Republicans continued to criticize President
The question is, how long can Democrats ignore the GOP's calls for deal-cutting before the public stops blaming Republicans for picking the fight and starts blaming Democrats for prolonging it?
Unlike previous impasses, the two sides aren't shuttling proposals back and forth for resolving their differences. That ended Sept. 30, when the Senate rejected the House's third and final version of the short-term funding resolution (HJ Res 59). Senate Democrats stiff-armed the House's request for a conference committee the following day.
Instead, each side appears to be waiting for external forces -- public pressure, perhaps, or the threat of an economic calamity -- to make the other one cave. And as I argued Friday, the GOP message seems the more powerful one, as well as coming across as more reasonable. After all, outside of those on the ideological extremes, the public likes the idea of elected officials resolving their disputes at the negotiating table, giving something to get something.
Granted, there's more than a little cynicism at work when Republicans force a shutdown by trying to drive a stake through the 2010
But those details are down in the budgetary weeds, well below the public's radar. So too is the fact that Republicans spent six months blocking repeated efforts by Democrats in both chambers to negotiate a budget for fiscal 2014, which could have addressed all the issues they say they're eager to talk about now.
(To go even further into the weeds, there are two reasons Republicans would want to go to conference on the continuing resolution instead of the budget resolution. Stan Collender of Qorvis notes that House rules would have allowed Democrats to force votes on nonbinding but potentially embarrassing motions to instruct the conferees -- e.g., to agree to drop the House proposal to turn Medicare into a voucher program -- if no deal had been reached within 20 days. And Maya Macguineas of the Committee for a Responsible Federal Budget observed that Senate Republicans can't filibuster the reconciliation instructions in a budget conference report, while they can use the threat of a filibuster to help shape the conference report on a CR.)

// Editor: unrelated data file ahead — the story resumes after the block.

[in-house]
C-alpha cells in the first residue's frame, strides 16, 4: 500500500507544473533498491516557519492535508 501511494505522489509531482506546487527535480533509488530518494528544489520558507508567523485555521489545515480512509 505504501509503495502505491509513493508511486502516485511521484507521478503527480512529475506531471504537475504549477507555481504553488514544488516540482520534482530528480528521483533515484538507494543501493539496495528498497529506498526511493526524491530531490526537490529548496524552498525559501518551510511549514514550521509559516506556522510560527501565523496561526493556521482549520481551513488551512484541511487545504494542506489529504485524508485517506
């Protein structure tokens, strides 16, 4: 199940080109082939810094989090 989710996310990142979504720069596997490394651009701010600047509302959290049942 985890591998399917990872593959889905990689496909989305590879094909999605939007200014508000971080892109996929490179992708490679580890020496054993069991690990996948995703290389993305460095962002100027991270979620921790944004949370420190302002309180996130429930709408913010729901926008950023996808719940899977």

The only perception that matters is what voters see now. And as we're about to enter Week 2 of the shutdown, they see one side (the GOP) calling for talks and the other side saying "Not until you reopen the government and raise the debt ceiling."
Obama and Senate Democrats apparently remain confident that the GOP will buckle first. Visiting FEMA on Monday, Obama reiterated that House Speaker
"I have said from the start of the year that I'm happy to talk to Republicans about anything related to the budget," Obama said. "There's not a subject that I am not willing to engage in, work on, negotiate, and come up with common-sense compromises on. What I've said is that I cannot do that under the threat that if Republicans don't get 100% of their way, they're going to either shut down the government or they are going to default on America's debt so that America for the first time in history does not pay its bills. That is not something I will do. We're not going to establish that pattern."
In rebuttal, Republicans have noted the 17 times that the government has gone into a partial shutdown since 1977, as well as the three times since 1782 it has defaulted on its debts -- leaving unsaid the fact that such shutdowns are bad for the economy and even a technical default could be ruinous. More to the point, Republicans have noted the many times in the past that presidents, including the current one, have negotiated with
I get the point Democrats are making here: If the GOP can force concessions on the 2010 healthcare law by taking the government hostage, where will it stop? Yet the Democrats run the risk of appearing intransigent the longer the impasse drags on with no bargaining.
The Times' editorial board called on Democrats last week to help the House GOP leadership "find a way out of the corner Republicans have painted themselves into." National Journal columnist Ron Fournier has suggested one way to do so: by negotiating over long-term budget issues but not on Obamacare.
Such a shift from the narrow focus on the 2010 law to a broad focus on entitlements, taxes and overall spending levels makes great sense in theory. Yet Obama and congressional leaders have been trying to reach a deal on these very issues since 2011, to no avail. Although the mutual dislike of the across-the-board
In fact, when those talks broke down late in August, I wrote, "Congress started the official countdown this week: It's T-minus 31 days to a government shutdown." It's now T-plus seven days, and the clock just keeps ticking.